Tuesday, June 7, 2016

Lecture 2: Nash Rochman (Sean Sun Lab)

To Grow is Not Enough

E. coli cell cycle duration distributions measured
at constant nutrient conditions. [1]
The mantra, “Survival of the Fittest,” coined by Spencer and popularized by Darwin himself, pervades every corner of biology. Fitness is usually defined to be the “birth-rate” or the rate at which new individuals are added to the population. Cooperative and multicellular systems may require a more complicated definition; but often even these phenomena are shown to derive from the maximization of total sustainable single cell number. In the case of non-cooperative, single cell species (e.g. bacteria at low cell density), fitness as birth-rate is accepted. For such a population during exponential growth, the number of cells in an ensemble can be well described as a function of time if we know the initial number N0, and the cell cycle duration τ, yielding N(t) = N0 exp(ln(2)t/τ). In this way the constant r = ln(2)/τ, often labeled the“growth-rate”, is used to measure fitness - the larger r and the faster an organism grows, the fitter it is.

Quantitative single cell measurements have shown that cell cycle duration (CCD, the time between cell divisions) for diverse cell types is a noisy variable. The underlying distribution of CCD is mean scalable with a universal shape for many cell types in a variety of environments. In their recent article, Nash Rochman and Sean Sun from Johns Hopkins mechanical engineering department have developed a phenomenological model for the regulation of cellular division time distributions determining both bulk growth rate and ensemble fluctuations. In this model, they propose a cellular ‘‘fitness’’ function which incorporates not only growth rate, which is maximized when fluctuations are minimized, but also ensemble response time to environmental stimulus which decreases for increasing fluctuations. Experimental single cell division data is collected on a population of isogenic cells subjected to varying environmental stimuli and compared to the model. The authors then have shown through both experiment and theory that increasing the amount of noise in the regulation of the cell cycle negatively impacts the growth rate, but positively correlates with improved cellular response to fluctuating environments. These results suggest that even non-cooperative cells in exponential growth phase do not optimize fitness through growth rate alone, but also optimize adaptability to changing conditions. In a manner similar to genetic evolution, increasing the noise in biochemical processes correlates with improved response of the system to environmental changes.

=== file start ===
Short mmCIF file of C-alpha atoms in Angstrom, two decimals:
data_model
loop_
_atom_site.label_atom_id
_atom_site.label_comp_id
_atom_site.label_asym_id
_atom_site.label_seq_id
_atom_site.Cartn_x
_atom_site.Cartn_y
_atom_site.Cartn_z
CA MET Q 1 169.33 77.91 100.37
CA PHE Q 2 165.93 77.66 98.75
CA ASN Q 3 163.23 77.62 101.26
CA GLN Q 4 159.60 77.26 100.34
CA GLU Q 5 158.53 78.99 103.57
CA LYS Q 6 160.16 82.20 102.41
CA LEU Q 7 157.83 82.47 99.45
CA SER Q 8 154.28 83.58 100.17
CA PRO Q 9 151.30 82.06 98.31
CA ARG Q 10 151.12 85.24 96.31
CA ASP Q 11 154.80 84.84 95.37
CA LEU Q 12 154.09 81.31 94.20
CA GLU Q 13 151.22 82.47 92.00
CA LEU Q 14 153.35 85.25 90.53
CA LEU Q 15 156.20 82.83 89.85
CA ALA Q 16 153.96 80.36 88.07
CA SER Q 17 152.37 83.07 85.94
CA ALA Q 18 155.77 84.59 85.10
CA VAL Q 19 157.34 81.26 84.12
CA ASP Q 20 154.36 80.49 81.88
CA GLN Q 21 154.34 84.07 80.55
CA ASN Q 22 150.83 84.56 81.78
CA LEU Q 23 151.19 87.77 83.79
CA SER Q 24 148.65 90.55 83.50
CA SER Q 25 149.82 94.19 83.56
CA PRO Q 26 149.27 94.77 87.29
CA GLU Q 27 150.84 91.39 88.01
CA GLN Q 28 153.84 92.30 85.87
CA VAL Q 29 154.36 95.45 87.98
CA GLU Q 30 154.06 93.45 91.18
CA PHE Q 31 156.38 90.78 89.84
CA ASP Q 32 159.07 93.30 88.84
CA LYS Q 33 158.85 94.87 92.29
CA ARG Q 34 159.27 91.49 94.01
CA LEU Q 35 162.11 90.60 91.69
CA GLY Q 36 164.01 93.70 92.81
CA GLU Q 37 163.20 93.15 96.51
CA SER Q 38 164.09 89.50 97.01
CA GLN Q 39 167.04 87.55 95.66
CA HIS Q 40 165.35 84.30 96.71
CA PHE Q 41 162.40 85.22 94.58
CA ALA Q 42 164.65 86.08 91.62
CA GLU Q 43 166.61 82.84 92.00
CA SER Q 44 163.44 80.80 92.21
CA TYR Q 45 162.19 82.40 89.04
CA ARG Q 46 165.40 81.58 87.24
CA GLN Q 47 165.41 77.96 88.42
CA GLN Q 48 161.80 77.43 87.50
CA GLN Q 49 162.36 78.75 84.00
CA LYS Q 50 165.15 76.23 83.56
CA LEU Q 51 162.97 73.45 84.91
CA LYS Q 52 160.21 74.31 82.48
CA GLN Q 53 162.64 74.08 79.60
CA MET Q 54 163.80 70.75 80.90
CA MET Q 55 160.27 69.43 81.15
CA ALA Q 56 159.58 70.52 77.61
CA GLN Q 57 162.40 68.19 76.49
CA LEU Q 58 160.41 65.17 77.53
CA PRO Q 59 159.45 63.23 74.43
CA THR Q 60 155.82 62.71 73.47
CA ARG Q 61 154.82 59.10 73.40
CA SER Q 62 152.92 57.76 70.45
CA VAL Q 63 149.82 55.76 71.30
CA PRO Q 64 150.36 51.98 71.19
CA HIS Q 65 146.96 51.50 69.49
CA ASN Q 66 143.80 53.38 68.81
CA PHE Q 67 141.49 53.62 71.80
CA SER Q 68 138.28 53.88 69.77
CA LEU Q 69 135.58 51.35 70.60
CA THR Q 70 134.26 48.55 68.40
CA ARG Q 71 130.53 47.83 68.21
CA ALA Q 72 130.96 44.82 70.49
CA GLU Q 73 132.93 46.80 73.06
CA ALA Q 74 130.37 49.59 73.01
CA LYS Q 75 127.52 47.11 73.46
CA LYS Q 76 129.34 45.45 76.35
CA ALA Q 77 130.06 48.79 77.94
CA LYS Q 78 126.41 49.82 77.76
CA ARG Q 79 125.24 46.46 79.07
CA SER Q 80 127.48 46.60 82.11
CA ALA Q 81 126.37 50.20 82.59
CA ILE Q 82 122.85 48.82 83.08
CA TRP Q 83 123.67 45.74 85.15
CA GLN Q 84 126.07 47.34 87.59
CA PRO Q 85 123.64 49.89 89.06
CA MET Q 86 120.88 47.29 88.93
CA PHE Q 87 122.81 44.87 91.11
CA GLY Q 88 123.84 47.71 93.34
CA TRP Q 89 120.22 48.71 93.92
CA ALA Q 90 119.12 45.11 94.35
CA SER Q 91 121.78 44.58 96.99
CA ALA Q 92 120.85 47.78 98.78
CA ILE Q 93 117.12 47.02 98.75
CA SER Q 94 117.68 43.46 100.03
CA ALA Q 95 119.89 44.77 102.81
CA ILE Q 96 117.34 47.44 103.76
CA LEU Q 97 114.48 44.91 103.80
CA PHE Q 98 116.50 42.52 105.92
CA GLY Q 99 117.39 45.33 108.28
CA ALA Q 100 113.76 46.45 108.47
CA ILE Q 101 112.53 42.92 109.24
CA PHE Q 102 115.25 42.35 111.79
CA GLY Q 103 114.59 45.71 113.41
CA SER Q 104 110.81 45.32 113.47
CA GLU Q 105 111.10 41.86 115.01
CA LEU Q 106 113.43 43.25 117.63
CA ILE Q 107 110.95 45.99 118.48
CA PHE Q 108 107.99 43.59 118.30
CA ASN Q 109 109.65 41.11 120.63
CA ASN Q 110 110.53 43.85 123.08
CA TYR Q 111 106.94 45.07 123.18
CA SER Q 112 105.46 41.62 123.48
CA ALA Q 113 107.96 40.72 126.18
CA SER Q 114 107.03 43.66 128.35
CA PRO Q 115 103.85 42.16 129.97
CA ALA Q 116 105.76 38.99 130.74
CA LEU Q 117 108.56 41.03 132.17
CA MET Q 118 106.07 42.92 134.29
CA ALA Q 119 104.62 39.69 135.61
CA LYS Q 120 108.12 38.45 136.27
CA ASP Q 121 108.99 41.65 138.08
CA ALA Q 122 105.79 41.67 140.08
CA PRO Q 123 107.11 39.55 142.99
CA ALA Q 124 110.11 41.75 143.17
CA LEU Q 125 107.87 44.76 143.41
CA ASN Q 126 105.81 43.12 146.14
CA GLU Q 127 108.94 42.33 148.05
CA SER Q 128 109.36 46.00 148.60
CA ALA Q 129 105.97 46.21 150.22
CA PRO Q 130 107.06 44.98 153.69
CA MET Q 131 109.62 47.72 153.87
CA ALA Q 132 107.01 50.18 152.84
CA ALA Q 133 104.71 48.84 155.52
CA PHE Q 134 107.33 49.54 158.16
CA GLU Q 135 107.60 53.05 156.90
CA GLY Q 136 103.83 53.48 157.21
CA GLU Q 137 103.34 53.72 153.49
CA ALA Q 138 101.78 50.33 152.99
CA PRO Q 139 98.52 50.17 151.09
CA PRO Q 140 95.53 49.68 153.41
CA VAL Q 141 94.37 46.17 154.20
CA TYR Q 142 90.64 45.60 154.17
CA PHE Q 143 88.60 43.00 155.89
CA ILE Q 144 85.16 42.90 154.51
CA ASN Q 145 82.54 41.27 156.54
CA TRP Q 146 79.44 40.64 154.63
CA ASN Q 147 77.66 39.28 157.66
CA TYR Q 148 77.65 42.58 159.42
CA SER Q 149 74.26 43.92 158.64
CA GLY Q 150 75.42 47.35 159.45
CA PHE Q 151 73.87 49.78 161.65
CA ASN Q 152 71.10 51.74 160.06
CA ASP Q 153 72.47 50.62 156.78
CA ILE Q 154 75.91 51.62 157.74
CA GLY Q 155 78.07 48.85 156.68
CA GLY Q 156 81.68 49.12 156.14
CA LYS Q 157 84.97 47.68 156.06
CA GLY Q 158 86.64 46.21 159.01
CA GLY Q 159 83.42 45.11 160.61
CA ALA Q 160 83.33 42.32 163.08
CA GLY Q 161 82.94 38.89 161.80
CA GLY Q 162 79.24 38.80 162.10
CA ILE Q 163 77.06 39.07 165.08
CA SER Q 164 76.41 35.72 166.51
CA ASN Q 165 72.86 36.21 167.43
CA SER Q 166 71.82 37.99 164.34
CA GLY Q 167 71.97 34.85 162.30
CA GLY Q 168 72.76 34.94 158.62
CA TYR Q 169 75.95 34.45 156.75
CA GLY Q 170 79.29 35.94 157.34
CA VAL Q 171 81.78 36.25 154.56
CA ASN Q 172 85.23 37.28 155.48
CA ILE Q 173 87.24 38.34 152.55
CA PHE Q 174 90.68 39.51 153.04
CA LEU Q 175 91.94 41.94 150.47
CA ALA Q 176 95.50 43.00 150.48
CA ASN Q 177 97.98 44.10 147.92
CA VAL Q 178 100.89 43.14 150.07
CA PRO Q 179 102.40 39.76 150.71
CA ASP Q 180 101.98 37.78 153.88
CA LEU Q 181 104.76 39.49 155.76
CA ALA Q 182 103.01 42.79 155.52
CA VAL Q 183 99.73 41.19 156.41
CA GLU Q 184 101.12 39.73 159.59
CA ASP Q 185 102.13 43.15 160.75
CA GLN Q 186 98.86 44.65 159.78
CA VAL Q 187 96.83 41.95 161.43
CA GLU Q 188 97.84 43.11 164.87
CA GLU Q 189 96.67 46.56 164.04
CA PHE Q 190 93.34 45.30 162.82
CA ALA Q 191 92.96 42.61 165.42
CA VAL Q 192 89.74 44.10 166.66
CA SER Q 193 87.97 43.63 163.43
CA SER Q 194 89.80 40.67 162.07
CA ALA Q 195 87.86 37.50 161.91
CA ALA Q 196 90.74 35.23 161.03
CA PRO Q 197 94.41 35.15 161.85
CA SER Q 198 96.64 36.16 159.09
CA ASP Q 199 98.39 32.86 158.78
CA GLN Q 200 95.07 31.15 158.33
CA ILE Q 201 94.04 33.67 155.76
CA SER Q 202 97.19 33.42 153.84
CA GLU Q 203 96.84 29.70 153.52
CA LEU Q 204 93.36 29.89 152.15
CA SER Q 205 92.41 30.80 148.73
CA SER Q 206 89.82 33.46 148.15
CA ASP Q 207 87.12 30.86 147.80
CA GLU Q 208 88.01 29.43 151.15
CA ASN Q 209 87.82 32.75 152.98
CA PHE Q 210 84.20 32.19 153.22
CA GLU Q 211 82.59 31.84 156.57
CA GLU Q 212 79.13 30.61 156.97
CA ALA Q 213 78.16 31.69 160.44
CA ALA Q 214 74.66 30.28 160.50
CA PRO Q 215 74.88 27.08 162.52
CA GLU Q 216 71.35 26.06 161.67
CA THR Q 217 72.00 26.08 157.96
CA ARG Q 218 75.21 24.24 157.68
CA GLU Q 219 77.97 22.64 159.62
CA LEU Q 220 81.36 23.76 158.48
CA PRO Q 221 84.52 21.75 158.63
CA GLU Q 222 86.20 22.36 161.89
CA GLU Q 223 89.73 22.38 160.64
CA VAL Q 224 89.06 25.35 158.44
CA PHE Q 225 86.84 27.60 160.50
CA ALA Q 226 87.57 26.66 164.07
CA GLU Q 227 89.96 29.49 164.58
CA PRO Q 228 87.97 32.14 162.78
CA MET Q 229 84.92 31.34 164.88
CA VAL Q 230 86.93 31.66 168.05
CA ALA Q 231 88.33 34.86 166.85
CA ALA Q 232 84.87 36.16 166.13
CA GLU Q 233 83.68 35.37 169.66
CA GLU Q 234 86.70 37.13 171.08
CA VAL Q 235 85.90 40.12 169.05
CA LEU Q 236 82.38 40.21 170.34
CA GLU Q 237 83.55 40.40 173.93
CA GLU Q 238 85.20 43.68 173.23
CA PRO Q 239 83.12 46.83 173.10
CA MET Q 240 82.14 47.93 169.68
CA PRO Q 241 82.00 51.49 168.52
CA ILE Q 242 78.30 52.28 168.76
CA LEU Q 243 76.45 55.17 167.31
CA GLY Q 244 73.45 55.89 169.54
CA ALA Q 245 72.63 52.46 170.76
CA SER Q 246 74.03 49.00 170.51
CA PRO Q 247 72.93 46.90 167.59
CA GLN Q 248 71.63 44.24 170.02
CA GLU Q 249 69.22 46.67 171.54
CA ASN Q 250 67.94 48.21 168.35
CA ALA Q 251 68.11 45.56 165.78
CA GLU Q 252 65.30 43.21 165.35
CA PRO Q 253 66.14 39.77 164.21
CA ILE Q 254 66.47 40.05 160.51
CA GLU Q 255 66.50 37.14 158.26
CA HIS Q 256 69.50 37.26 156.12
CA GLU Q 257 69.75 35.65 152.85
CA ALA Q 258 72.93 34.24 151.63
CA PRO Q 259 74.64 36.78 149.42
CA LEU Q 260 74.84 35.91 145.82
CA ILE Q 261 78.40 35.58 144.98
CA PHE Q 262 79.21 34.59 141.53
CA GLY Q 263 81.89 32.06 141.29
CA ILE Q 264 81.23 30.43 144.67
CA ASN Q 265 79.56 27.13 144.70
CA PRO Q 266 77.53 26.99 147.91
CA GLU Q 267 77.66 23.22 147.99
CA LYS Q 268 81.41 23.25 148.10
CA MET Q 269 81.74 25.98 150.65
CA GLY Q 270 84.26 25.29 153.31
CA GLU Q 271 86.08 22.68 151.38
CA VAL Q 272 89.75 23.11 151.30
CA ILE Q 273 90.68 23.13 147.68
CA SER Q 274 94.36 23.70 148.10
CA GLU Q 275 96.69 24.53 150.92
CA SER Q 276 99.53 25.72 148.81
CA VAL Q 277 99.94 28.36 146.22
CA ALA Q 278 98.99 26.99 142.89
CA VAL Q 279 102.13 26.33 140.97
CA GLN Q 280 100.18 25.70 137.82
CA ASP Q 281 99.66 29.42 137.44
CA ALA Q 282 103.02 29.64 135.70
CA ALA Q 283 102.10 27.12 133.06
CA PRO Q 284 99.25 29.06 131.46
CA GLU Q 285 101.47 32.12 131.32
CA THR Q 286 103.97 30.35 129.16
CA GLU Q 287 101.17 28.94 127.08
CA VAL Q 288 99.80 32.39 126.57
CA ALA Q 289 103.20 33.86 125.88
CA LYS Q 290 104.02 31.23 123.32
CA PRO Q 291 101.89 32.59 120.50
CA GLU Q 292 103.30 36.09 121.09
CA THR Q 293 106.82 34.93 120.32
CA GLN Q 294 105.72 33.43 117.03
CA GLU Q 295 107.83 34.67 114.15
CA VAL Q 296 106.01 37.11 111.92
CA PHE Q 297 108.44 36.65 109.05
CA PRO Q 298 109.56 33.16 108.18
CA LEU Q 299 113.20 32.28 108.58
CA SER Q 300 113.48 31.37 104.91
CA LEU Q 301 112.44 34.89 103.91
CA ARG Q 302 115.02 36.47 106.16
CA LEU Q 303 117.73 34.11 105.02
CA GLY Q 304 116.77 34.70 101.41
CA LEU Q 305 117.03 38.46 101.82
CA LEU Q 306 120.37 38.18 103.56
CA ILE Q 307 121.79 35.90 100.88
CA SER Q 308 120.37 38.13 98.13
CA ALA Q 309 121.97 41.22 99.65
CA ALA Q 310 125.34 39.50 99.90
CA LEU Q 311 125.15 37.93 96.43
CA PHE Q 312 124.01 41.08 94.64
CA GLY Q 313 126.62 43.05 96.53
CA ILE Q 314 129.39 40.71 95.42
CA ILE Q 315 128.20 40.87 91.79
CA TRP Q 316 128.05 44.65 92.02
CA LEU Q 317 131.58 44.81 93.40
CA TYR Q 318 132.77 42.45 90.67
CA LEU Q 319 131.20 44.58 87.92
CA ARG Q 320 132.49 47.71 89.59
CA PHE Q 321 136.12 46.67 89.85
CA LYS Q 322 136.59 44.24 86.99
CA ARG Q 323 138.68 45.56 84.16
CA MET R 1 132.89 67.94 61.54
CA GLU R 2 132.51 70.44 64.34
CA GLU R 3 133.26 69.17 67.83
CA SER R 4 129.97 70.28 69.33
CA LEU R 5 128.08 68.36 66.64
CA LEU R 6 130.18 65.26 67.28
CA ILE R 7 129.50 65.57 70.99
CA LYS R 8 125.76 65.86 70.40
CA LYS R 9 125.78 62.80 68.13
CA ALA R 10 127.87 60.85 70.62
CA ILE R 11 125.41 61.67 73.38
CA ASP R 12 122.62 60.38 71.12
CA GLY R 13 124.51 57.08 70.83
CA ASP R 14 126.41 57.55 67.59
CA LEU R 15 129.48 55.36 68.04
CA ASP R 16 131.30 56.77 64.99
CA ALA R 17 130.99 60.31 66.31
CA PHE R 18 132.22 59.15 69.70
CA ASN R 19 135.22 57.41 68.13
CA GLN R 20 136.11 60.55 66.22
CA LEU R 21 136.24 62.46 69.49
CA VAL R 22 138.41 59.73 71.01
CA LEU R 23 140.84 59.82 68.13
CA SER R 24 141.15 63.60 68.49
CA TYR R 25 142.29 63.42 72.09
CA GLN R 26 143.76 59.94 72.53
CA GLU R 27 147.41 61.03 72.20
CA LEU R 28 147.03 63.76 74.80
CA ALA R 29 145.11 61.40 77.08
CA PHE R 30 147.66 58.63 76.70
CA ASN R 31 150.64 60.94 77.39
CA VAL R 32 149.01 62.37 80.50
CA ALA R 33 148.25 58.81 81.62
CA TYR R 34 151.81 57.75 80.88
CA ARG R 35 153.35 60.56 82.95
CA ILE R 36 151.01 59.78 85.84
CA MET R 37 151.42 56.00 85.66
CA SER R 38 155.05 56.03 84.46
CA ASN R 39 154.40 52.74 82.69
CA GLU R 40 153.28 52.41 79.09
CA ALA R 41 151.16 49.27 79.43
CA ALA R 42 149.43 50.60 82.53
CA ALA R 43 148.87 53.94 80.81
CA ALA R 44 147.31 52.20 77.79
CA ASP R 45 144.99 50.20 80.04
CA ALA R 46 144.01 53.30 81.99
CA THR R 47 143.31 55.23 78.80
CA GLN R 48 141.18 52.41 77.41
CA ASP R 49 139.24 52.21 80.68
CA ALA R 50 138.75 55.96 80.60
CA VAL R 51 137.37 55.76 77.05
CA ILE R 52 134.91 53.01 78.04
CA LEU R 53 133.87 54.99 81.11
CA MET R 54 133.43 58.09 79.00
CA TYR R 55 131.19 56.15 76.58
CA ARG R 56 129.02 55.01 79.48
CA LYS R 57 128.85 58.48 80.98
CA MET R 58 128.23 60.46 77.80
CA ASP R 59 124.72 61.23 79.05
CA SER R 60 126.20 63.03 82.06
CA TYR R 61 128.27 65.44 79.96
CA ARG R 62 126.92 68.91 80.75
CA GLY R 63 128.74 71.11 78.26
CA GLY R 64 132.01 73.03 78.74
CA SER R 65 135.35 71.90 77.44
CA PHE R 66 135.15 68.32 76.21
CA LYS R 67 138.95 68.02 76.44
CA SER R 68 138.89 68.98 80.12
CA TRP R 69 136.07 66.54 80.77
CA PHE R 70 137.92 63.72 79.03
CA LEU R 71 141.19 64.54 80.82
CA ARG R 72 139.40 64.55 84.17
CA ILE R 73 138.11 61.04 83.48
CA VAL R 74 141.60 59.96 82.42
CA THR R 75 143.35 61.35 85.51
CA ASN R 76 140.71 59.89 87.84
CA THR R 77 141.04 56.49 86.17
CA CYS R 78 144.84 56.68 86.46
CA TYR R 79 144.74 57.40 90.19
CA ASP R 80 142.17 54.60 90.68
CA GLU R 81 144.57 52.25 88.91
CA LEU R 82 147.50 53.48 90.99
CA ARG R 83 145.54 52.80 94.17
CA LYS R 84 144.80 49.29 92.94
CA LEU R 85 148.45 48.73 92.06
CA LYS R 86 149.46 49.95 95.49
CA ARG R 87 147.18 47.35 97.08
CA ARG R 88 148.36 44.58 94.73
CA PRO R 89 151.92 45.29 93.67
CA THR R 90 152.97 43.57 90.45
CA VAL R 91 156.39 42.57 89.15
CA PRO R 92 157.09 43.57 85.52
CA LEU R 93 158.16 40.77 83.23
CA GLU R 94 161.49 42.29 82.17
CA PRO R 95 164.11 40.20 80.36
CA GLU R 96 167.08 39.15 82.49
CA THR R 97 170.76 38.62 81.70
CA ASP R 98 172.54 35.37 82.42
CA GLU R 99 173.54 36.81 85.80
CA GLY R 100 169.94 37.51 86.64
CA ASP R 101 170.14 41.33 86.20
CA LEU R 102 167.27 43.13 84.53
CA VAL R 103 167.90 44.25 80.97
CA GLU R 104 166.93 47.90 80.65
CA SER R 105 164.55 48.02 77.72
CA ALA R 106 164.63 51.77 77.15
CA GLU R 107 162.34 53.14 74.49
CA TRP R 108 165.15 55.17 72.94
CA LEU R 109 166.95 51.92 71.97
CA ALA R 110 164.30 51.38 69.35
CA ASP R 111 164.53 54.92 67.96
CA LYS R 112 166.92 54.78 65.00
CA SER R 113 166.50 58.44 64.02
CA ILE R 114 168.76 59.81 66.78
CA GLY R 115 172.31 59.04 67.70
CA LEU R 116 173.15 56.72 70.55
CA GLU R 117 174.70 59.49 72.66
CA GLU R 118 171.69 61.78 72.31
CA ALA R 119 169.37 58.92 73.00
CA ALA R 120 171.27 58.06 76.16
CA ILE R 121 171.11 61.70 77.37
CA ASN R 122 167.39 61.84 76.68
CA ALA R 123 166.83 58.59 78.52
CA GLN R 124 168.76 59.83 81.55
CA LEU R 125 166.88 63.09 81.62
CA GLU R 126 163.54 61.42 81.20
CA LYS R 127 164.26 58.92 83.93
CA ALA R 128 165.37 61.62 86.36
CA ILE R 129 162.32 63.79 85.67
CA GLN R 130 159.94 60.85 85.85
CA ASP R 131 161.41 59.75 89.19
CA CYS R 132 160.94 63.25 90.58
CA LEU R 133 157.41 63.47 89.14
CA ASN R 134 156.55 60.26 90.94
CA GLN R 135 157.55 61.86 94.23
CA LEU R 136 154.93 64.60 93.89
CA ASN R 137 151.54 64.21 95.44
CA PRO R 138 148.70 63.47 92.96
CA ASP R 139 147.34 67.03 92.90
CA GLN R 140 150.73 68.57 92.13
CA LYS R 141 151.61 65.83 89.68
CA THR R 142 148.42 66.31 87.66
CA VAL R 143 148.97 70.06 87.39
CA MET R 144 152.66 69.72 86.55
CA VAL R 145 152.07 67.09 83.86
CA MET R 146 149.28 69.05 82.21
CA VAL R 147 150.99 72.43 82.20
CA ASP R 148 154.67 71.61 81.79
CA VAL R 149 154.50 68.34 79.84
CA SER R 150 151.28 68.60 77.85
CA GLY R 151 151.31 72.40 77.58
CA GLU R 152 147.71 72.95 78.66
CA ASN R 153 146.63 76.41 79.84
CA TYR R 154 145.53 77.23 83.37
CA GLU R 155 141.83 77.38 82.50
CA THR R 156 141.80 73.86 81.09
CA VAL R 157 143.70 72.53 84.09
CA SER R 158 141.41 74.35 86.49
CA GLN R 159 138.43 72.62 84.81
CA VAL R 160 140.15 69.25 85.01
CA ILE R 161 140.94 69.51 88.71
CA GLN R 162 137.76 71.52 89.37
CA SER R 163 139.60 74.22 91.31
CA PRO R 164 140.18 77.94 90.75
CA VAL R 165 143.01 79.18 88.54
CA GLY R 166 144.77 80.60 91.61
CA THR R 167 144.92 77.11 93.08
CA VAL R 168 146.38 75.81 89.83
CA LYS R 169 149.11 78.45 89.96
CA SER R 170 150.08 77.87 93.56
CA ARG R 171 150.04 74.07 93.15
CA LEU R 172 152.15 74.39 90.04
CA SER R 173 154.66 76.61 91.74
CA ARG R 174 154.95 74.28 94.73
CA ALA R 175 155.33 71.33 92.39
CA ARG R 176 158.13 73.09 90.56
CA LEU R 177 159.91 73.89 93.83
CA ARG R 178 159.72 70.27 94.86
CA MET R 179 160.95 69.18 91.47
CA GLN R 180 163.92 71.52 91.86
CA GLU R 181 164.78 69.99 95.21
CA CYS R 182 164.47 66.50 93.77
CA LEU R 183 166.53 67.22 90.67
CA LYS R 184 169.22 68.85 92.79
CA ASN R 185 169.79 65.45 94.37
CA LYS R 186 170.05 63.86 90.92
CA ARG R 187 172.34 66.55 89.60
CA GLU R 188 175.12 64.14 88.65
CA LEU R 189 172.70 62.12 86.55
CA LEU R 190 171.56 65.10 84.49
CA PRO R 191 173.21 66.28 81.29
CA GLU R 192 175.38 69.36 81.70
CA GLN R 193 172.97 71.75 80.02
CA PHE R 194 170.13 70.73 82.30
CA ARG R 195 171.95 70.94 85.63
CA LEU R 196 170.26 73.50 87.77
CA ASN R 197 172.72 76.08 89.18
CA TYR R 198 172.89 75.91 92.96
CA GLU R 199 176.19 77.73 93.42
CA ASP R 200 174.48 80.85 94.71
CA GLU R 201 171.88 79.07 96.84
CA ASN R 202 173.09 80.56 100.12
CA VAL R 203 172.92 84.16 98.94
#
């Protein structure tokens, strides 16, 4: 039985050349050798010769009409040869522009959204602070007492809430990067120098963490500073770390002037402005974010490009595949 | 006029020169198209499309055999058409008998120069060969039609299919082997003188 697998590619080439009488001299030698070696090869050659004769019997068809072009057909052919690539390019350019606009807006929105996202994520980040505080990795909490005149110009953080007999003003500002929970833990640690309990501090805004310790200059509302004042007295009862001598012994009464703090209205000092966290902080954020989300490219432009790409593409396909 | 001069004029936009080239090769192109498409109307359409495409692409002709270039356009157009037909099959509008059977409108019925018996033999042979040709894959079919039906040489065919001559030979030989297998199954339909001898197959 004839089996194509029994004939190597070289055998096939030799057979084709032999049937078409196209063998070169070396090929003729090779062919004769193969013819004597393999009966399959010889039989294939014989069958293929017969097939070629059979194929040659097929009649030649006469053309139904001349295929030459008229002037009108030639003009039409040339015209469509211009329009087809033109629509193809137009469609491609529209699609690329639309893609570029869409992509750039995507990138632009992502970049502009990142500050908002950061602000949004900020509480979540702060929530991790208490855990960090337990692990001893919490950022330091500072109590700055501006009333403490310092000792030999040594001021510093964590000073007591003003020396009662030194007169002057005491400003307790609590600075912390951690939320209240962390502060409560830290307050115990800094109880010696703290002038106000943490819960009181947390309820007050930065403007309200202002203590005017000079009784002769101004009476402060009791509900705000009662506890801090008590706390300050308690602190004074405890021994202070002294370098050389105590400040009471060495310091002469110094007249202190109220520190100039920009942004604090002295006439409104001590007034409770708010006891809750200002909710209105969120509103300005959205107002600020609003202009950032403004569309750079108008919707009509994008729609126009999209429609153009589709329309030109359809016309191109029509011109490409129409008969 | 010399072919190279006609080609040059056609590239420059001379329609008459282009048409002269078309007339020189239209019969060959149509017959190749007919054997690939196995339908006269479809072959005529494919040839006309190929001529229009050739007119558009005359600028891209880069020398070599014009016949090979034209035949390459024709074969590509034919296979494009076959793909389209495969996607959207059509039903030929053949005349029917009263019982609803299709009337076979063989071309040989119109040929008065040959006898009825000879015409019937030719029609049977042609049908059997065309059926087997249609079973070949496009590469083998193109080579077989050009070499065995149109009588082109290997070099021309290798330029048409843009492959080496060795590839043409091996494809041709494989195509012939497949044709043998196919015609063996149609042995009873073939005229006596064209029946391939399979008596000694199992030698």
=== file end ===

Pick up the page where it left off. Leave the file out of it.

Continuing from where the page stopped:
Nash's theory compared with eight step environmental change experiments. The experimental distributions are displayed using colors with highest probability in red and lowest probability in blue. The black lines are the model predictions for the average. [1]
Nash’s Article:
[1]: Rochman, Nash, Fangwei Si, and Sean X. Sun. "To Grow is Not Enough: Impact of Noise on Cell Environmental Response and Fitness." arXiv preprint arXiv:1603.01579 (2016).

Good reads on the subject:
P1: Hashimoto, Mikihiro, et al. "Noise-driven growth rate gain in clonal cellular populations." Proceedings of the National Academy of Sciences (2016): 201519412.
P3: Stukalin, Evgeny B., et al. "Age-dependent stochastic models for understanding population fluctuations in continuously cultured cells." Journal of The Royal Society Interface 10.85 (2013): 20130325.

Nash Rochman studied chemical physics and mathematics in college (started at Bard College at Simon’s Rock and transferred to Brown) taking a particular interest in evolutionary dynamics which brought him to the ChemBE department here at Hopkins for his PhD. With his advisor Sean Sun (MechE), he has become engaged in a variety of problems motivated by exciting analytical predictions that also provide the potential for convincing experimental verification. When not in the office/lab, he likes to play and compose music – playing mostly jazz (trumpet) and writing mostly concert music.